Copy and Paste in VBA

March 4, 2013 in VBA

It can be really handy to have simple string Copy and Paste functions in VBA. I use them frequently, as during development on MS Access applications I often use the Immediate window almost like an interactive command prompt. Sometimes I want to copy the output of a function directly to the clipboard, or fetch (Paste) data from the clipboard as input to a function.

Using Microsoft Forms DataObject

The most common way to implement Copy and Paste is to add a reference to Microsoft Forms 2.0 and use the DataObject class. Microsoft Forms often does not show up in the list of available references by default, so you will likely have to manually browse and select FM20.dll.

Once you have a reference to Microsoft Forms 2.0 it is super easy to create simple Copy and Paste methods:

Public Sub Copy(ByVal Expression As String)
    With New DataObject
        .SetText Expression
        .PutInClipboard
    End With
End Sub

Public Function Paste() As String
    With New DataObject
        .GetFromClipboard
        Paste = .GetText
    End With
End Function

Late Binding to DataObject by CLSID

The down side of the Microsoft Forms approach is that it requires you to add a reference to another library just for these two little functions. It’s a moot point if you’re working with UserForms in an Office application like Excel or Word; this already requires a reference to Microsoft Forms. That’s not the case in Access, however, and it’s good to avoid extra references if possible.

With many COM objects, including familiar scripting objects like RegExp, Dictionary, or FileSystemObject, you can use the CreateObject function to create a new object from the class name:

' Late binding a FileSystemObject; no reference to 
' Microsoft Scripting Runtime required:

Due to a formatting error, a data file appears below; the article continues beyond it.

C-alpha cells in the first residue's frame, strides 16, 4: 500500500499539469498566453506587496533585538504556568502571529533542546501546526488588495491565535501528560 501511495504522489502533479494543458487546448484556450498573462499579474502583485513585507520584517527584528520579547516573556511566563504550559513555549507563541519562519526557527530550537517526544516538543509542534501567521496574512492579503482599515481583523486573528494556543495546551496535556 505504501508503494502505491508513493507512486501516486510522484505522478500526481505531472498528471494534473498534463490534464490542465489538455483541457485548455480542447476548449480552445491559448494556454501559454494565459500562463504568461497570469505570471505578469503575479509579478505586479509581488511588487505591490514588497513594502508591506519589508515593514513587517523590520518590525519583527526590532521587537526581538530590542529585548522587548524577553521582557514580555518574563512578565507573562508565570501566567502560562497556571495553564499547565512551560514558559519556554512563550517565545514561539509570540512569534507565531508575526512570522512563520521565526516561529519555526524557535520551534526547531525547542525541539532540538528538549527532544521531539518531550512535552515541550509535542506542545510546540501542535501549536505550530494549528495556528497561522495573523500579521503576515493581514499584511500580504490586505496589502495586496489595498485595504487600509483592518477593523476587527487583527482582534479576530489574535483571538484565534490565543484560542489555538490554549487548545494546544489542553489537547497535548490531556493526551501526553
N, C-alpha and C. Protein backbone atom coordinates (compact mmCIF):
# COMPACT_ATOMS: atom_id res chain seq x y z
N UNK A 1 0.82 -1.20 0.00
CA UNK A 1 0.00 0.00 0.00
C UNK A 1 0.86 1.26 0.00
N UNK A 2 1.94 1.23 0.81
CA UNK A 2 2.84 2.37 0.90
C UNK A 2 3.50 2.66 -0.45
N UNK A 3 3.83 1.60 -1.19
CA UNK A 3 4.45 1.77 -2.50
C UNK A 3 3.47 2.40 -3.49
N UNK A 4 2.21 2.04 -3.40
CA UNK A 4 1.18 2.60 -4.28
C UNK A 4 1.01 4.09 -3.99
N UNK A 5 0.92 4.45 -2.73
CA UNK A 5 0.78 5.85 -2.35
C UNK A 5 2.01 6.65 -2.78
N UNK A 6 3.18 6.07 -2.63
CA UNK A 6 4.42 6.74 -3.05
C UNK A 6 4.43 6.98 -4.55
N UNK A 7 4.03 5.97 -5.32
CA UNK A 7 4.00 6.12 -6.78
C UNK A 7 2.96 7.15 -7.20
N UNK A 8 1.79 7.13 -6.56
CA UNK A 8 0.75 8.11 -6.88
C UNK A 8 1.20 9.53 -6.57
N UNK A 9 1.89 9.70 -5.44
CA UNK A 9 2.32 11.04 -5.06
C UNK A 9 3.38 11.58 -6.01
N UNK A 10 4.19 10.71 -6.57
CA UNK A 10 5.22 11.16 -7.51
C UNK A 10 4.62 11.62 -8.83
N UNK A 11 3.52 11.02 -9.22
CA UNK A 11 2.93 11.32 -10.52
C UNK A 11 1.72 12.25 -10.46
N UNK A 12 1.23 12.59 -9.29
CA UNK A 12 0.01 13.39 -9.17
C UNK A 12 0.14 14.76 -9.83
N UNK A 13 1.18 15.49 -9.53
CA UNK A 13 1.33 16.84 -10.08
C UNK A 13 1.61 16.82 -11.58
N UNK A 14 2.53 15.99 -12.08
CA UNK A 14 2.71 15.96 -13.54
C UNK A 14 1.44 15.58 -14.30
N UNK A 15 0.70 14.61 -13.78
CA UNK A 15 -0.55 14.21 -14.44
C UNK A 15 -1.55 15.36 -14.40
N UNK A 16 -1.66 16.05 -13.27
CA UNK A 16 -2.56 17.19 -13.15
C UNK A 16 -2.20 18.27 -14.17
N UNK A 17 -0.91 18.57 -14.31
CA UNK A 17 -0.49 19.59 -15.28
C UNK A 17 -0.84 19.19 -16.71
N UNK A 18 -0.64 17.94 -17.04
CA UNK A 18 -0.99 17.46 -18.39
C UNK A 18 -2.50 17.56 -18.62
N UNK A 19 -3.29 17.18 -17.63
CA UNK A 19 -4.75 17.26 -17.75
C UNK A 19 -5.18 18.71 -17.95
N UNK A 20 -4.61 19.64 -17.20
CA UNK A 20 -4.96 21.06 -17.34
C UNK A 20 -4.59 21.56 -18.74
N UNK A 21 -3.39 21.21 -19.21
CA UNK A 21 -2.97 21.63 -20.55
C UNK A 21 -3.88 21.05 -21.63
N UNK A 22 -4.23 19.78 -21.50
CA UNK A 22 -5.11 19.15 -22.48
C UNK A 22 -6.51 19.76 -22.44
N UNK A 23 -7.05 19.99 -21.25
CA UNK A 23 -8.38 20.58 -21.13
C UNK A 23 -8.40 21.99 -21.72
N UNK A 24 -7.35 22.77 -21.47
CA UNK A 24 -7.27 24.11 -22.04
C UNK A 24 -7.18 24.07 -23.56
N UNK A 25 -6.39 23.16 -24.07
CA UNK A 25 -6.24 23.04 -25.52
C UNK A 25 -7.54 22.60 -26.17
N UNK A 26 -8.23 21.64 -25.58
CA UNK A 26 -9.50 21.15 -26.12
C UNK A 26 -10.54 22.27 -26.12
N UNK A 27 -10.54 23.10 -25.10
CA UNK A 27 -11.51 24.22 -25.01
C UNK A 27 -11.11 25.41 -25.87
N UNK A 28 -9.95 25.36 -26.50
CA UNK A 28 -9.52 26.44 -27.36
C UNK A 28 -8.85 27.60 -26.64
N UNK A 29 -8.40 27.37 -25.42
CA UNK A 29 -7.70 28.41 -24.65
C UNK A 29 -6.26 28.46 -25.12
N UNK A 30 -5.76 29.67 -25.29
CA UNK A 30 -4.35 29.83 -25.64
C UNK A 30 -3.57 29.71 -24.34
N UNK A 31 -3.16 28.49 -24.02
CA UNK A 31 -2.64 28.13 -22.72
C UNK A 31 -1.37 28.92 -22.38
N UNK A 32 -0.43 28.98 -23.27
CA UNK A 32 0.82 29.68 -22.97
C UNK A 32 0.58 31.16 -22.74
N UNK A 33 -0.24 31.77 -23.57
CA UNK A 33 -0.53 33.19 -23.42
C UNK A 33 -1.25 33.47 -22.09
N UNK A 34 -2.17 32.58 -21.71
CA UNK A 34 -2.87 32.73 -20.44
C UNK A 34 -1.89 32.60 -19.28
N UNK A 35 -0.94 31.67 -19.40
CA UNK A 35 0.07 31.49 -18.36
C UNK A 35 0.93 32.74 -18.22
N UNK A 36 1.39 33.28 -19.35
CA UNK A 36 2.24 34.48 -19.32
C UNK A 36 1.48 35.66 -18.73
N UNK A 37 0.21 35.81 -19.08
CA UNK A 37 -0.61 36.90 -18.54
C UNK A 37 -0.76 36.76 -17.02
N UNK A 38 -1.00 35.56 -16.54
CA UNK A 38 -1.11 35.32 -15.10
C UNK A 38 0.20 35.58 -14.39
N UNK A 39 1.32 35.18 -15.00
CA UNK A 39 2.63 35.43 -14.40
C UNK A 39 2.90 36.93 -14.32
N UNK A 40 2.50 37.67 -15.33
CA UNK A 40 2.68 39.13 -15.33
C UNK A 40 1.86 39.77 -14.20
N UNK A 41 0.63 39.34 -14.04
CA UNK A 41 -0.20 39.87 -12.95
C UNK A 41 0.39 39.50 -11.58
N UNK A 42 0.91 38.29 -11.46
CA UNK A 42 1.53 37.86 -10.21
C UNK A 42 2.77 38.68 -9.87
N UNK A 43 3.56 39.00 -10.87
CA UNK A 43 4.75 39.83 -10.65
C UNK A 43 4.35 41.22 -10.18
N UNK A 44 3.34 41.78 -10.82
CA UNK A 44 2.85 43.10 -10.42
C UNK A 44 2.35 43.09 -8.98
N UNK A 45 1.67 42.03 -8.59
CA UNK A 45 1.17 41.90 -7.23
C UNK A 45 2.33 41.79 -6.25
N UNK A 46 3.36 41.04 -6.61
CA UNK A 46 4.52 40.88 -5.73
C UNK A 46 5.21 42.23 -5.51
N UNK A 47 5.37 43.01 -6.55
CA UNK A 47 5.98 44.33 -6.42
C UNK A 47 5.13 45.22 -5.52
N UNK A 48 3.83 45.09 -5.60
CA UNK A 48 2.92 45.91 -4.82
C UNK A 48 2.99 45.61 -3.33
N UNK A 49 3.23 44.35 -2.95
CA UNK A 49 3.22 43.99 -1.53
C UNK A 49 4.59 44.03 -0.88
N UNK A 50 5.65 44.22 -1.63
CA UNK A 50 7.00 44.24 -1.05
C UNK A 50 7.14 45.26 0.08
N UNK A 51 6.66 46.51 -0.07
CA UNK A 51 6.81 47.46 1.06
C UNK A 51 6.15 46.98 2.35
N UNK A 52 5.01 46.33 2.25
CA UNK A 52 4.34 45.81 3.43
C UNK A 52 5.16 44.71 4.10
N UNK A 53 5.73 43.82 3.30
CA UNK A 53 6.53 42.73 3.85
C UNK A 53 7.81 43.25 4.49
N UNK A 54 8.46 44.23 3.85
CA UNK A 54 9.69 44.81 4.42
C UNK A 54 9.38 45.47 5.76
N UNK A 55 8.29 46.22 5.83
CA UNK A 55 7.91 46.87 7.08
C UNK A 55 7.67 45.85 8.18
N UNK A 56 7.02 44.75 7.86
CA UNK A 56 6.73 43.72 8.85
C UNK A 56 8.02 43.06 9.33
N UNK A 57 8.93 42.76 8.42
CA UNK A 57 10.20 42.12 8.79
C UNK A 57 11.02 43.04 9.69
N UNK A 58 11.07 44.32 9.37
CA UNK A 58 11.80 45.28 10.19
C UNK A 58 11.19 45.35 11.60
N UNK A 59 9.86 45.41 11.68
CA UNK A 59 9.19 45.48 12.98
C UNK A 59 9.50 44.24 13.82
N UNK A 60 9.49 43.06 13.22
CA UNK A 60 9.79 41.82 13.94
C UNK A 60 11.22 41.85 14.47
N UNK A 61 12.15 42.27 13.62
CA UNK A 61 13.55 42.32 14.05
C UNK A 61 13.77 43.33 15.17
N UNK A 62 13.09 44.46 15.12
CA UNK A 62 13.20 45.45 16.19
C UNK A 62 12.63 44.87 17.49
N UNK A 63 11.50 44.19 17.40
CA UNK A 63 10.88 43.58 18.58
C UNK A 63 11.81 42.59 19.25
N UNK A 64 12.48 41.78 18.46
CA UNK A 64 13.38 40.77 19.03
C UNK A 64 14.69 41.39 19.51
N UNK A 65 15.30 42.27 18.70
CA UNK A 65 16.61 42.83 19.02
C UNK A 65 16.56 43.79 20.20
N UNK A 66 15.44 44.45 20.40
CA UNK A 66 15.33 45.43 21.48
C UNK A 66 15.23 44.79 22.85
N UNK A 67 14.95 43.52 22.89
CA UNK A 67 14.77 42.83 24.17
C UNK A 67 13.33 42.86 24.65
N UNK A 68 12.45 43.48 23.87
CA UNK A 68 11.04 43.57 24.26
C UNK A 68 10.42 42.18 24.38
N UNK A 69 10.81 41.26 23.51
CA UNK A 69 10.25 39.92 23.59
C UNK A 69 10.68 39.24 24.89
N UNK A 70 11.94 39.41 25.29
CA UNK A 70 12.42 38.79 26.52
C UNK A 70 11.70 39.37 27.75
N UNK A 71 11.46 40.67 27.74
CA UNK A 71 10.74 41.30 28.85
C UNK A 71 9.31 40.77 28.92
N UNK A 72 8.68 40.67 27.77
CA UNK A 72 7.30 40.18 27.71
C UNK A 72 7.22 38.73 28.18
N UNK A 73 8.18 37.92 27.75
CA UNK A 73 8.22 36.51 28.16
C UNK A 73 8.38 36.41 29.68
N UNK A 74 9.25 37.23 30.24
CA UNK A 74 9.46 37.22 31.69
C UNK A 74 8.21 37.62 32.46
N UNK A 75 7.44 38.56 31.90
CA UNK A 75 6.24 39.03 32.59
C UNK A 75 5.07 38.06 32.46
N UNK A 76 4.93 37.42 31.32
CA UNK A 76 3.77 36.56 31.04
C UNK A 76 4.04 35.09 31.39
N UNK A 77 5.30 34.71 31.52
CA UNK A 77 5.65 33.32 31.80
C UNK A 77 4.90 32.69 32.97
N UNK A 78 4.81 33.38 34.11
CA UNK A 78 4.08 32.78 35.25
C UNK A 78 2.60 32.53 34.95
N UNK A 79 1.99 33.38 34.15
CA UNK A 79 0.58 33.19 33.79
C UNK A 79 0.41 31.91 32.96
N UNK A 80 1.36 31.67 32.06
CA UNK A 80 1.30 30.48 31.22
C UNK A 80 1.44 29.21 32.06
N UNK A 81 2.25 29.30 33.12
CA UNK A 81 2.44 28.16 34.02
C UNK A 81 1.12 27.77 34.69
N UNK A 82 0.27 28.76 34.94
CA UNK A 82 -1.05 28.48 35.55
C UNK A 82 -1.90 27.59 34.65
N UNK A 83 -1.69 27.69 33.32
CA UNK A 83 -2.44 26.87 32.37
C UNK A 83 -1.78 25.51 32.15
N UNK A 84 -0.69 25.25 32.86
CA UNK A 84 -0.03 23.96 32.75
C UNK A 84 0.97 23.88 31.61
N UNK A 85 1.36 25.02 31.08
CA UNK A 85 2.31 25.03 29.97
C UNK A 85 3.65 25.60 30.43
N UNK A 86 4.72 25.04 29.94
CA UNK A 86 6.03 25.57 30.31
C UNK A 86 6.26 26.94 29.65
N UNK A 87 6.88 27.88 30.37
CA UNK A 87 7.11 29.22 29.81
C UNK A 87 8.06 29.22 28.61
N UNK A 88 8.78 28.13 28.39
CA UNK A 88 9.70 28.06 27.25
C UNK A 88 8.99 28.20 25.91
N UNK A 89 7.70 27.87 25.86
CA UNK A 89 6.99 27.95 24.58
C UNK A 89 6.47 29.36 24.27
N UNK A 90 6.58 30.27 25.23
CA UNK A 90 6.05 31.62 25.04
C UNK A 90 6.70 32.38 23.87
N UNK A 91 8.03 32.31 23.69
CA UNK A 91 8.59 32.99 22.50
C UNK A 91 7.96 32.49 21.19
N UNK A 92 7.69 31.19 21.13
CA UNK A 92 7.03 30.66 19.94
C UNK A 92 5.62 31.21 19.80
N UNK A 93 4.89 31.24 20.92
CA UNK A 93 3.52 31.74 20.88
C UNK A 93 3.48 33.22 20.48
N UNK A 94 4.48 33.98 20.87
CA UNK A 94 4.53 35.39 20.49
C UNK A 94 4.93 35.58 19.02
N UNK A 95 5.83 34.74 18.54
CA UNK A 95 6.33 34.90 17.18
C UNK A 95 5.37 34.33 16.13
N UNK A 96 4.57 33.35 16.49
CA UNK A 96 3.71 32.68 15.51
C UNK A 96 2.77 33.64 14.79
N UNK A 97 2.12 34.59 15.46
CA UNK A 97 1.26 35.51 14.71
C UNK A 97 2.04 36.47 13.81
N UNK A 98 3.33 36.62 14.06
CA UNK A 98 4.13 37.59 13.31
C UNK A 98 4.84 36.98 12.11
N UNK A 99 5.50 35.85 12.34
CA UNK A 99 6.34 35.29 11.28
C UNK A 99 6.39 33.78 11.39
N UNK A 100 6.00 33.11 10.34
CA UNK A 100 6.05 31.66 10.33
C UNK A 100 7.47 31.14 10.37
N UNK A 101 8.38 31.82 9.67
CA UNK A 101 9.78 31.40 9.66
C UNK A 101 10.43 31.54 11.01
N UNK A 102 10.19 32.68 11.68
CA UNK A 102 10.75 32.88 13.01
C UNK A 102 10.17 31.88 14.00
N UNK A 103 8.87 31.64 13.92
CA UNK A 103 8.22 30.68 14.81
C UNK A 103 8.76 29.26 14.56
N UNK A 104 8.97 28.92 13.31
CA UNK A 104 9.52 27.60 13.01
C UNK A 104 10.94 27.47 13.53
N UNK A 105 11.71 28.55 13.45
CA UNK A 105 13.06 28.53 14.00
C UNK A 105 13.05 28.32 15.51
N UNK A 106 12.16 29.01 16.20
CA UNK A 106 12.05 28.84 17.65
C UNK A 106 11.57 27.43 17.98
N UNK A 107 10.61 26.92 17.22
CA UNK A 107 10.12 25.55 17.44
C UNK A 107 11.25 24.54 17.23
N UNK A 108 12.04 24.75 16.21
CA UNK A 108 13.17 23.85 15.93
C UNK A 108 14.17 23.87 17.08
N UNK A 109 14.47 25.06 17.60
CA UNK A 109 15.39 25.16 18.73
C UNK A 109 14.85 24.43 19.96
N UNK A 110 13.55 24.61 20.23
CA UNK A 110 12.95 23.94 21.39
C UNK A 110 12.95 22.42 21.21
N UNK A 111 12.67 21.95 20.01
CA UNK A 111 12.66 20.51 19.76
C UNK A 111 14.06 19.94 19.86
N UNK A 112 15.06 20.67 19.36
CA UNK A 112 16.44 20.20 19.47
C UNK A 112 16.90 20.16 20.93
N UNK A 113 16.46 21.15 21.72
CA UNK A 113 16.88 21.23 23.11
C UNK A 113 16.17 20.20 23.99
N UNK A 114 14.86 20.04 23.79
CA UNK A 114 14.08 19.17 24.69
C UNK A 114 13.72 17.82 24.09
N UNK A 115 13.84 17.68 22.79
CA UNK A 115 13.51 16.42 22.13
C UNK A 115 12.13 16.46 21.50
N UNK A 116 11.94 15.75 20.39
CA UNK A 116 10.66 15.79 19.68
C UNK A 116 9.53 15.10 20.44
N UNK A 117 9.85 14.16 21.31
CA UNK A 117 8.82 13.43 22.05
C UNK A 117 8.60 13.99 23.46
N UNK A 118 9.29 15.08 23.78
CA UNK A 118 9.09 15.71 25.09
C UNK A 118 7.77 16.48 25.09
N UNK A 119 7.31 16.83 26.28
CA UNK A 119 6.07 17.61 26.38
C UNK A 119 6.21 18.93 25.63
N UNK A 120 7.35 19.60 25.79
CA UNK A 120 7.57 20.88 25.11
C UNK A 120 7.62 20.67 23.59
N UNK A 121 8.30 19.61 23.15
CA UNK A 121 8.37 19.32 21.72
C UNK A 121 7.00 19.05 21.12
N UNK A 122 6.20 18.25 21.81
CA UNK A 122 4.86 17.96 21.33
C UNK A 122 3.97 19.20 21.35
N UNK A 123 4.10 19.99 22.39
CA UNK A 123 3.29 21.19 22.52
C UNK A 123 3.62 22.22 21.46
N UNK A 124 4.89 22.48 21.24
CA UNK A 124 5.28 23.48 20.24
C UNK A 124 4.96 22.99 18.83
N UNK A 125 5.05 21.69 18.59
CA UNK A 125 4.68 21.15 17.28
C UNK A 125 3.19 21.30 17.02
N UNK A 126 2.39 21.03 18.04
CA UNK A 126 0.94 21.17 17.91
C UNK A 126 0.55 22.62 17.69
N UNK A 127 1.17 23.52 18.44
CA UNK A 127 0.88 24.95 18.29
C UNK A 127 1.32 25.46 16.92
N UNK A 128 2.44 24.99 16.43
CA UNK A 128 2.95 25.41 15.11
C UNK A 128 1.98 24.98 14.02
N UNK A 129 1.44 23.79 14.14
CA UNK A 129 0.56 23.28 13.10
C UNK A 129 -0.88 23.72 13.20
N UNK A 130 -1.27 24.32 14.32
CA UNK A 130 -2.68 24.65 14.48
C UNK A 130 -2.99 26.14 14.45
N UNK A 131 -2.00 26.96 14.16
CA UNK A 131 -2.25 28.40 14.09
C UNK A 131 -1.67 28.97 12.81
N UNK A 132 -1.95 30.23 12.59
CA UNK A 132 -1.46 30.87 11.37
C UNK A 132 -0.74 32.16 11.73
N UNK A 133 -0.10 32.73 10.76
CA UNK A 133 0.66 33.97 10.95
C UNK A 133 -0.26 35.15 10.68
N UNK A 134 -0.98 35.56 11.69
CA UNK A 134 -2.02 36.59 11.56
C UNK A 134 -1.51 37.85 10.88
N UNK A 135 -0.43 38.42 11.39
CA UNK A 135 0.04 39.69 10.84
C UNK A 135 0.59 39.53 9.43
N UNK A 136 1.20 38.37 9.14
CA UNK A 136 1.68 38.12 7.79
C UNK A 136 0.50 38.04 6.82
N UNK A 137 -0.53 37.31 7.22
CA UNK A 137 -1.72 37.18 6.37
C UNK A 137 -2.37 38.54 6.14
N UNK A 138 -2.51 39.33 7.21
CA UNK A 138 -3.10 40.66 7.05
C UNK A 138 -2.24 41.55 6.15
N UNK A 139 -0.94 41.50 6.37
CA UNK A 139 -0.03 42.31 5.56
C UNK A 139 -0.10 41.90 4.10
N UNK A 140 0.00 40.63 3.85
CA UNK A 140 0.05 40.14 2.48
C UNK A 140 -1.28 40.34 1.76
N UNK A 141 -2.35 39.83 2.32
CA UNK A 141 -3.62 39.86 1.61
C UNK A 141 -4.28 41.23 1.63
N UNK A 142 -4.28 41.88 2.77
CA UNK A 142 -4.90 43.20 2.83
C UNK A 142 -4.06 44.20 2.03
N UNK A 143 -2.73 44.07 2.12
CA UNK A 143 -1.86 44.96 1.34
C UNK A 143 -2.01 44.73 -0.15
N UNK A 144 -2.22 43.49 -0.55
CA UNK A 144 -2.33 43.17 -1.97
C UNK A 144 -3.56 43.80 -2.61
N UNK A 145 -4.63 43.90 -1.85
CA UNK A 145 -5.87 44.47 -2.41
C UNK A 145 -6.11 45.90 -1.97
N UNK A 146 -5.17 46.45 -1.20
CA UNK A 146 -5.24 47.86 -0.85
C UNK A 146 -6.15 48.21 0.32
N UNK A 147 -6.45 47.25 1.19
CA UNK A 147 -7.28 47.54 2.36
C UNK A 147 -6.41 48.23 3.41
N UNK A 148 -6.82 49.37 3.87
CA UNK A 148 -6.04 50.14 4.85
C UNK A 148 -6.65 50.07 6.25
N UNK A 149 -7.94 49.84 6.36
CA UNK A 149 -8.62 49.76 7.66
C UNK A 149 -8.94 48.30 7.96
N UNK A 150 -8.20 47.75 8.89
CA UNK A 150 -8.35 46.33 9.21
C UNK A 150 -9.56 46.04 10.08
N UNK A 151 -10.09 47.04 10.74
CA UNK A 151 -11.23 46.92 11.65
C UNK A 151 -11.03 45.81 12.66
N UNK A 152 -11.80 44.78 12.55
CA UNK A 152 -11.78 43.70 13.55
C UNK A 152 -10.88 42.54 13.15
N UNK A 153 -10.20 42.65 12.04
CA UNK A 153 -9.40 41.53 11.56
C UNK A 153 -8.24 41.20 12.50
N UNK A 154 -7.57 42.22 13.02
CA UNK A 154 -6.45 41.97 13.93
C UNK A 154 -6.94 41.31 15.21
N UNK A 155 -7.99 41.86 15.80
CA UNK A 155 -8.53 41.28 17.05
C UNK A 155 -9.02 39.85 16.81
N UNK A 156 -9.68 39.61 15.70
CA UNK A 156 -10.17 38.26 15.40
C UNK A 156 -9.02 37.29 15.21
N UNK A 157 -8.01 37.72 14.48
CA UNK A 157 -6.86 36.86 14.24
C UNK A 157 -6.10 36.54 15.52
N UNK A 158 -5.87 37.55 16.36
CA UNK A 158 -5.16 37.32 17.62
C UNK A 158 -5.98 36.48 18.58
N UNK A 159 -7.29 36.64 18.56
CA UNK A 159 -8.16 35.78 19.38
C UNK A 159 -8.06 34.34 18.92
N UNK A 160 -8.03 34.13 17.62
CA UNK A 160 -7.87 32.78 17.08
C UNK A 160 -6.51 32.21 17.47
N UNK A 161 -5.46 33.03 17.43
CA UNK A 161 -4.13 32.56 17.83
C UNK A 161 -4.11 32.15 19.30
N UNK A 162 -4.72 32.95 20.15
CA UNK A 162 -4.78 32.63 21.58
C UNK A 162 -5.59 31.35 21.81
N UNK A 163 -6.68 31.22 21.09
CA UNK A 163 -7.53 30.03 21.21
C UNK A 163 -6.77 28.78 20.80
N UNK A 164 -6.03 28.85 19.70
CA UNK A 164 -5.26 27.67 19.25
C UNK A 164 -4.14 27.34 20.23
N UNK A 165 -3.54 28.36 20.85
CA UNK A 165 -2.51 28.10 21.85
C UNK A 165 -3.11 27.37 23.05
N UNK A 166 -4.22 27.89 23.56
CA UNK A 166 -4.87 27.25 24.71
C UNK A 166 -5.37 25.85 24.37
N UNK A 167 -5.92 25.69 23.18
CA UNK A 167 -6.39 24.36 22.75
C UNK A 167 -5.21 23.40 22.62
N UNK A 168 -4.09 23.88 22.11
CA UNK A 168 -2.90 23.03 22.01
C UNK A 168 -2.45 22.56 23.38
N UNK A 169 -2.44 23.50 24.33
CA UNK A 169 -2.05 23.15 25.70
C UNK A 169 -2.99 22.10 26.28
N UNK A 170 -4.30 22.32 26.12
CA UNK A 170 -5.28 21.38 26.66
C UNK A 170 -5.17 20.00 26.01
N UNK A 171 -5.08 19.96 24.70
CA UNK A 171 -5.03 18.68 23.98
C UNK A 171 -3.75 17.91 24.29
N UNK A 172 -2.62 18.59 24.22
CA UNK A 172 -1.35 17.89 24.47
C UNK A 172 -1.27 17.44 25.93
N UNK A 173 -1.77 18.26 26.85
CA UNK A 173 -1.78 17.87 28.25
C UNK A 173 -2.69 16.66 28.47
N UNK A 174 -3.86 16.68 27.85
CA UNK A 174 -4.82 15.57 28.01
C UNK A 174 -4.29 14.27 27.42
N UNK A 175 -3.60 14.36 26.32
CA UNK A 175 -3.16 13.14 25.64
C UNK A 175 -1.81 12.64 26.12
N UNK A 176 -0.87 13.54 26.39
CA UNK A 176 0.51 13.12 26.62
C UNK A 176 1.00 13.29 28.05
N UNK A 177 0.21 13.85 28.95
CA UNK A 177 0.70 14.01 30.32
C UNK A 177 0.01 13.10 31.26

Dim fso As Object
Set fso = CreateObject("Scripting.FileSystemObject")

This is called late binding. For a thorough discussion of binding see Using early binding and late binding in Automation. It works because Windows has an entry in the registry that associates the string “Scripting.FileSystemObject” with the dll that implements this object. Unfortunately MSForms does not install named class entries in the registry for its objects, so late binding by name won’t work with DataObject:

' This DOESN'T work:
Dim dObj As Object
Set dObj = CreateObject("MSForms.DataObject")

Thankfully there is a way around this: if you know the CLSID associated with the COM object you can use the CreateObject function directly on the CLSID with the following syntax:

Set myObj = CreateObject("new:{<the CLSID>}")

The CLSID for the Microsoft Forms DataObject is 1C3B4210-F441-11CE-B9EA-00AA006B1A69. So you can remove your reference to Microsoft Forms and keep your Copy and Paste methods by replacing New DataObject with CreateObject("new:{1C3B4210-F441-11CE-B9EA-00AA006B1A69}"). To make the code clearer I actually first define the CLSID string as a constant with a meaningful name:

Const DATAOBJECT_BINDING As String = "new:{1C3B4210-F441-11CE-B9EA-00AA006B1A69}"

Public Sub Copy(ByVal Expression As String)
    With CreateObject(DATAOBJECT_BINDING)
        .SetText Expression
        .PutInClipboard
    End With
End Sub

Public Function Paste() As String
    With CreateObject(DATAOBJECT_BINDING)
        .GetFromClipboard
        Paste = .GetText
    End With
End Function

Conclusion

You can create simple Copy and Paste methods in VBA using the Microsoft Forms DataObject object. To use the DataObject methods you’ll have to either add a reference to Microsoft Forms (FM20.dll) or use late-binding by CLSID.